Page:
Friday, October 26, 2007

Processing The Purple Martyrdom 2

I’m in the middle of chapter 33 of Irina Ratushinskaya’s amazing book, Grey is the Color of Hope.

And, no, I don’t want to talk about what hasn’t been getting done around here while I’m reading….

I do, however, want to tell you that this story is the most amazing example of cHesed-based communitas I have ever heard...and I've heard a lot of them.

The Back to Jerusalem band’s story shows extreme love of God in the face of incredible persecution--laying down one's life for one's Lord; Irina’s book shows the power of the love that lays down one's life for one's friends …WOW!

I don’t have time to process more right now, but I wanted to share these two quotes:

From p. 225—“Strange things happen when you have nothing to depend on except God’s help.”

And from p. 238—“…the best way to retain one’s humanity in the camps: to care more about another’s pain than your own.”

That I have been able to read this book this quickly is a testament to its powerful story…this book is going on my recommended reading list for everyone who wants to understand the power of cHesed, the centrality of the concept of covenant to discipleship, and the amazing and rare gift that is this level of communitas.

Wow....Irina and the other women of the Small Zone, and their families, were a bigger part of what brought down the iron curtain than most realize.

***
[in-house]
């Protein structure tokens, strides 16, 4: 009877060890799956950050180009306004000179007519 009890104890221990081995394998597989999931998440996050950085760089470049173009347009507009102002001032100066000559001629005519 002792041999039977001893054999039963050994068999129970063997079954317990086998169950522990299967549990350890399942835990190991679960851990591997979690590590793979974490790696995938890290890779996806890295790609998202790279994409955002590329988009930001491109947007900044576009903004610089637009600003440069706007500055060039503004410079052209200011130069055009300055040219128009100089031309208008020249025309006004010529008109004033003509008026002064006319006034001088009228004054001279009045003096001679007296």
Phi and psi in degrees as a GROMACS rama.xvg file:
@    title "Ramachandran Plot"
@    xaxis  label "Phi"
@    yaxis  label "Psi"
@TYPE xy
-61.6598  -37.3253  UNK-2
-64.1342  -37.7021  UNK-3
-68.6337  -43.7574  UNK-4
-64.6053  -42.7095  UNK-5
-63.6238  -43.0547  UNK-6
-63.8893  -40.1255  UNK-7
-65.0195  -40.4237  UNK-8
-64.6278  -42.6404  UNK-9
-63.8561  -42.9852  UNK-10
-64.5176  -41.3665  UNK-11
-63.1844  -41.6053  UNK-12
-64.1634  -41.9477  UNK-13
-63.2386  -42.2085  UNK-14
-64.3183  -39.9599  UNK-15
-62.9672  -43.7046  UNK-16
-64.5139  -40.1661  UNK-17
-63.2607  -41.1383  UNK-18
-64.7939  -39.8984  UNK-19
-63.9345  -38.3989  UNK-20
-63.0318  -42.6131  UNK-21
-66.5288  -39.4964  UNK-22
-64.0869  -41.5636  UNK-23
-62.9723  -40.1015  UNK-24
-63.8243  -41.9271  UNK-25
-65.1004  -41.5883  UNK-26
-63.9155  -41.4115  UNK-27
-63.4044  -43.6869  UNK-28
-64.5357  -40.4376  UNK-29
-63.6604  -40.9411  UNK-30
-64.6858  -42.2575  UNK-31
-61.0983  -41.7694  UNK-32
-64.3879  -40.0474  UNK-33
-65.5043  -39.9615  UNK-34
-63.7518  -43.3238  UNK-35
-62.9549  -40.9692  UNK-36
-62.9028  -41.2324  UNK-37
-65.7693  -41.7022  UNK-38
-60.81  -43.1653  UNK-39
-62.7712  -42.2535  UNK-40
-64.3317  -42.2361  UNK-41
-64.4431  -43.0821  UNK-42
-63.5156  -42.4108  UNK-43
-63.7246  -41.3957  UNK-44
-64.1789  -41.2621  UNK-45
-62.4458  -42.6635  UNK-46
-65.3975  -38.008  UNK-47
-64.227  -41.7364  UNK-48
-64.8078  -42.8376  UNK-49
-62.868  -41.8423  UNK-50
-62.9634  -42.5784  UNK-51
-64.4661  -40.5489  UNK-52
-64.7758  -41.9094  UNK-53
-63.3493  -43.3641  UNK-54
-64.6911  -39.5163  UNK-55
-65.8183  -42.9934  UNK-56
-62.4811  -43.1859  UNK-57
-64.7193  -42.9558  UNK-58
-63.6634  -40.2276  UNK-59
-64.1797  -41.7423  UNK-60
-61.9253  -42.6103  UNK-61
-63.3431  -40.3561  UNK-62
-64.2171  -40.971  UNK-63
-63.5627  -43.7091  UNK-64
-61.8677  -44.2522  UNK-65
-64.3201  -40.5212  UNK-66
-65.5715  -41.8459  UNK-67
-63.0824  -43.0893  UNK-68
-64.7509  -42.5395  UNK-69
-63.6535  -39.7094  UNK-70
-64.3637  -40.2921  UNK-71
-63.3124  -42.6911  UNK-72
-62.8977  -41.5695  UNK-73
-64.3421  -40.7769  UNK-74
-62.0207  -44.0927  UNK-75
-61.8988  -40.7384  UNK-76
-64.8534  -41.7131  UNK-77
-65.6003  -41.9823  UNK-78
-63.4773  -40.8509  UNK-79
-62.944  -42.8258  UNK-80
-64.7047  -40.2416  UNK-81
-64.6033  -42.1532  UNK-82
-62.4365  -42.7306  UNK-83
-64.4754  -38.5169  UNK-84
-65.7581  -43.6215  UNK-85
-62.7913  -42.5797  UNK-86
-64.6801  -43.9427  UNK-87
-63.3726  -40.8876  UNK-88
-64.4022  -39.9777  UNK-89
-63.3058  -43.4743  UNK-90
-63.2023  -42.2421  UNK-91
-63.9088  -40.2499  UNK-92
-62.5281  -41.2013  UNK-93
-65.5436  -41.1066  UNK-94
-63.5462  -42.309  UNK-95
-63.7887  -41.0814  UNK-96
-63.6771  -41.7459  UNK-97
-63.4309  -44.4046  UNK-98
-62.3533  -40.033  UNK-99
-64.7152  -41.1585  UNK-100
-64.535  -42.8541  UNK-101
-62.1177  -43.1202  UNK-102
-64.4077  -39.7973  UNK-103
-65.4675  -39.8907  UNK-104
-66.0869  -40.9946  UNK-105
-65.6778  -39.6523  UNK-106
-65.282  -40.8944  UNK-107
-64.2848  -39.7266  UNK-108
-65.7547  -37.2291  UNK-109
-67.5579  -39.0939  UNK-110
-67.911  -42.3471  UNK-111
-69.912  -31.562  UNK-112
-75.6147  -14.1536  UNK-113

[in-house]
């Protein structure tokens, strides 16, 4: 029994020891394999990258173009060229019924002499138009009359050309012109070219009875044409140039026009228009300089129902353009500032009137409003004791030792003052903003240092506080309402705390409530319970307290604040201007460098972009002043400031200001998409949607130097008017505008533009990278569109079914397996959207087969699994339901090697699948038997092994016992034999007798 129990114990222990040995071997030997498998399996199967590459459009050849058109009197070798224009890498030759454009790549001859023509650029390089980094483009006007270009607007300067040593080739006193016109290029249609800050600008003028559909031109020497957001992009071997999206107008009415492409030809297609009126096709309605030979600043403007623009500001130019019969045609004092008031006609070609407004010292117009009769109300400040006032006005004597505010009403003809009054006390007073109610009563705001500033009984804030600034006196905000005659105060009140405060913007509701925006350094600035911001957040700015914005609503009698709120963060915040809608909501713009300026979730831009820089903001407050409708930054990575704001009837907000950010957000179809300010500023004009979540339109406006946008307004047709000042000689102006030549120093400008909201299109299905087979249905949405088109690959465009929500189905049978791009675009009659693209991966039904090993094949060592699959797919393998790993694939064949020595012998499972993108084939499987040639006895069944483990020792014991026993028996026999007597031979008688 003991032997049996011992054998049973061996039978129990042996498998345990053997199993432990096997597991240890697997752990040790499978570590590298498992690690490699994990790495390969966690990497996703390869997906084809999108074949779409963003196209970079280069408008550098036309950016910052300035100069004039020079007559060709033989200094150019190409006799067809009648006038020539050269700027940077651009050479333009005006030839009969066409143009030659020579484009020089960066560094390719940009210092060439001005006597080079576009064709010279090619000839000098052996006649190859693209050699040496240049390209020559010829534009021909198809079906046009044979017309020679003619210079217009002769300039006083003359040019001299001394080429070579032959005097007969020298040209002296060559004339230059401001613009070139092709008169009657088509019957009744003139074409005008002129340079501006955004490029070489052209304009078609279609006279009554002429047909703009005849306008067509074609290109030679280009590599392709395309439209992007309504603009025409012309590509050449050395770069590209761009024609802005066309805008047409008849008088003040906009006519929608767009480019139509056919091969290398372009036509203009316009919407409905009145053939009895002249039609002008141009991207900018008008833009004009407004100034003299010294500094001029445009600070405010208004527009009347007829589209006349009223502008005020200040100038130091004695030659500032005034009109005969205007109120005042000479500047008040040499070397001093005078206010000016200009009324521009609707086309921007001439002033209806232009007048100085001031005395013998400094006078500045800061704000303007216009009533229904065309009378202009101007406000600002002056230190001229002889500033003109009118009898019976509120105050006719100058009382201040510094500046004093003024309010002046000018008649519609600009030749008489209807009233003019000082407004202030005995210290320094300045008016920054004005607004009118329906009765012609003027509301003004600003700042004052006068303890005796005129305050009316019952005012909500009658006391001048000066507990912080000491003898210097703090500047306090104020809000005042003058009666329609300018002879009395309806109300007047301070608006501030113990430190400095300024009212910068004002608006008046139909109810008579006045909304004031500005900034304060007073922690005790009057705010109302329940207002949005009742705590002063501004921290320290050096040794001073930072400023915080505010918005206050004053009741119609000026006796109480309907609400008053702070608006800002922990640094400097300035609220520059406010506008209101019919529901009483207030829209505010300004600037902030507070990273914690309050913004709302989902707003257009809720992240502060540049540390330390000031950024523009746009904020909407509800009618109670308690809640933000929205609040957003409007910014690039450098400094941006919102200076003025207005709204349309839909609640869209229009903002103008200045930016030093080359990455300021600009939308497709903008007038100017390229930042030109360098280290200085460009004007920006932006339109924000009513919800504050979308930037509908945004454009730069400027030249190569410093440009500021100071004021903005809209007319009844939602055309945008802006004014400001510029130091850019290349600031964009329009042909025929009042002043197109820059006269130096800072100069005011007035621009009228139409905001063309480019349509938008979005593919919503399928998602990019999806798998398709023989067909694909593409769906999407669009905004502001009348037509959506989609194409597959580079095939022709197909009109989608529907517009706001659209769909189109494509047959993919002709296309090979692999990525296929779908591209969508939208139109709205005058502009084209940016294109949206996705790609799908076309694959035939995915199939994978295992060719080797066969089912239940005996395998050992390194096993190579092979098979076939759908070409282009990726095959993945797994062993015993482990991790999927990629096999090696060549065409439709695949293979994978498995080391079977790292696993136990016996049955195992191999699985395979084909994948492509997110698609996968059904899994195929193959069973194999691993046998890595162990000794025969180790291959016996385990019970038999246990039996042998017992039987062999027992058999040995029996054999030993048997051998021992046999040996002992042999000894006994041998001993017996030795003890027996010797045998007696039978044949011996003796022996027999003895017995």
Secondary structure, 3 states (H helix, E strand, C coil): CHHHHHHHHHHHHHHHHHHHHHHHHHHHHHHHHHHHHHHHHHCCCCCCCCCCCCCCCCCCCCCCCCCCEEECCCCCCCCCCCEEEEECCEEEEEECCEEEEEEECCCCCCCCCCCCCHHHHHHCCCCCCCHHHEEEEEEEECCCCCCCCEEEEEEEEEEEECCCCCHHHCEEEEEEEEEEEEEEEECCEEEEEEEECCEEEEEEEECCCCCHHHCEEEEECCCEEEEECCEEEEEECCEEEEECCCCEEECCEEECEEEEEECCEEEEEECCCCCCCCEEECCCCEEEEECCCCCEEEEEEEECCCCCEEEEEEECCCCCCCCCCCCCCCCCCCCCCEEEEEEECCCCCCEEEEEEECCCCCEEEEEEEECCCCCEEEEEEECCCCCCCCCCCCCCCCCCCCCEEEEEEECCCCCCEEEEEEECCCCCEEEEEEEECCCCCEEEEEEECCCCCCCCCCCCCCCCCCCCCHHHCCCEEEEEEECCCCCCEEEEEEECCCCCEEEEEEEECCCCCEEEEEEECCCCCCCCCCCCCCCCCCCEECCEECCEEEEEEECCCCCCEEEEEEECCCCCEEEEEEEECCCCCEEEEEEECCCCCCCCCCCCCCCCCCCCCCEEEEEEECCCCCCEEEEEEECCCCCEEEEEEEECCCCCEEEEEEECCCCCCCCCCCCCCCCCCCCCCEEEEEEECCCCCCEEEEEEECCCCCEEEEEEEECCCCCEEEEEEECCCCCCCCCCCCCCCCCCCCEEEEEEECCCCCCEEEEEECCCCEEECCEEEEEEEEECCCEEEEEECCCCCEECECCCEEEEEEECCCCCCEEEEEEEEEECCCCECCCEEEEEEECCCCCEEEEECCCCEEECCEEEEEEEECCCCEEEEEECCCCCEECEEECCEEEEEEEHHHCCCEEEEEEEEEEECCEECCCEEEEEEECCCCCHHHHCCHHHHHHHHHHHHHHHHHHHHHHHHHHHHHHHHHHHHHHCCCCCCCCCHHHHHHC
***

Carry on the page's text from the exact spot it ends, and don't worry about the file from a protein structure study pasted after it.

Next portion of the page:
4 comments:

sonja said...

Oh, Peggy, I have found a friend ... someone who talks about cHesed and peregrinatio and understands them!!

The name of our band of friends? Hesed Straggling ... I've never seen it written the way you write it, but that seems more right to me.

Ed Brenegar said...

Peggy, Irina's story of surviving the camps by caring for others more is quite similar to James Stockdale's story of being a POW during Vietnam. As the top ranked officer in the whole system, he created an ethic of operating that placed the good of all the prisoners ahead one's own welfare. They stuck together. They did things together, like food strikes, and that sense of togetherness save the lives of most of the men who were there. There is something about living in desperate situations that clarifies what truly is important. I do like this purple martyrdom idea.

Brad said...

wouldn't it be cool if at the next missional order gathering, they brought in Irina and Igor?! last time i checked, i think they'd moved from Canada back to Russia or the Ukraine.

AbiSomeone said...

Oh, Sonja...you have found a friend, indeed! MO Blogger Len posted about covenant here:
http://nextreformation.com/?p=1842
(I posted a lengthy comment...) and is supposed to be writing on hesed (as he spells it) soon. I include the small "c" because it is the clue for the gutteral pronunciation... either way works, since so few people know or use the word these days! Welcome ;^)

Ed, I can imagine that the stories are similar. When I was very young, I was privileged to work for Corrie ten Boom and intimately learn her story...read her letters from prison...I am generally unable to read or watch stories about the Nazis as a result.

I have not read many Vietnam POW stories... I have so many grim memories of that war... but I am not surprised to hear it. God's image cannot be destroyed even in the darkest of places. As Corrie liked to say: "No pit is so deep that God's love is not deeper still."

Brad, I would treasure the chance to meet them. The Wikipedia article on Irina was a very interesting update, since I just finished the book this morning.

http://en.wikipedia.org/wiki/Irina_Ratushinskaya

Another post is in the works...